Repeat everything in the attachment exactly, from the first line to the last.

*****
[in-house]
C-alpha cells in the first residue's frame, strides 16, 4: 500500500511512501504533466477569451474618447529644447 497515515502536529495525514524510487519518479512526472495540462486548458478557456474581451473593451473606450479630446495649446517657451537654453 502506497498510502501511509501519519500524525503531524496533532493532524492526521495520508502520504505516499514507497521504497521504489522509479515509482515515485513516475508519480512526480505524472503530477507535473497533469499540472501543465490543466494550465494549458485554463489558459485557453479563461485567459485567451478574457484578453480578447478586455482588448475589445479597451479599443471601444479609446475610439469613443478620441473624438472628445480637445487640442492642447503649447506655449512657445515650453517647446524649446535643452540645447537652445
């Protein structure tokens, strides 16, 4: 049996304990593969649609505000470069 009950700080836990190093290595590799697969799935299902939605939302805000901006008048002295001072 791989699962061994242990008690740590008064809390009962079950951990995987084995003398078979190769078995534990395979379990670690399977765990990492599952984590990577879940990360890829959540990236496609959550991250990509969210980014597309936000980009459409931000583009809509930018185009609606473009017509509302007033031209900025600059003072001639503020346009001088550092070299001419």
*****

[in-house]
C-alpha cells in the first residue's frame, strides 16, 4: 500500500511512501504533466477569451474618447529644447 497515515502536529495525514524510487519518479512526472495540462486548458478557456474581451473593451473606450479630446495649446517657451537654453 502506497498510502501511509501519519500524525503531524496533532493532524492526521495520508502520504505516499514507497521504497521504489522509479515509482515515485513516475508519480512526480505524472503530477507535473497533469499540472501543465490543466494550465494549458485554463489558459485557453479563461485567459485567451478574457484578453480578447478586455482588448475589445479597451479599443471601444479609446475610439469613443478620441473624438472628445480637445487640442492642447503649447506655449512657445515650453517647446524649446535643452540645447537652445
């Protein structure tokens, strides 16, 4: 049996304990593969649609505000470069 009950700080836990190093290595590799697969799935299902939605939302805000901006008048002295001072 791989699962061994242990008690740590008064809390009962079950951990995987084995003398078979190769078995534990395979379990670690399977765990990492599952984590990577879940990360890829959540990236496609959550991250990509969210980014597309936000980009459409931000583009809509930018185009609606473009017509509302007033031209900025600059003072001639503020346009001088550092070299001419």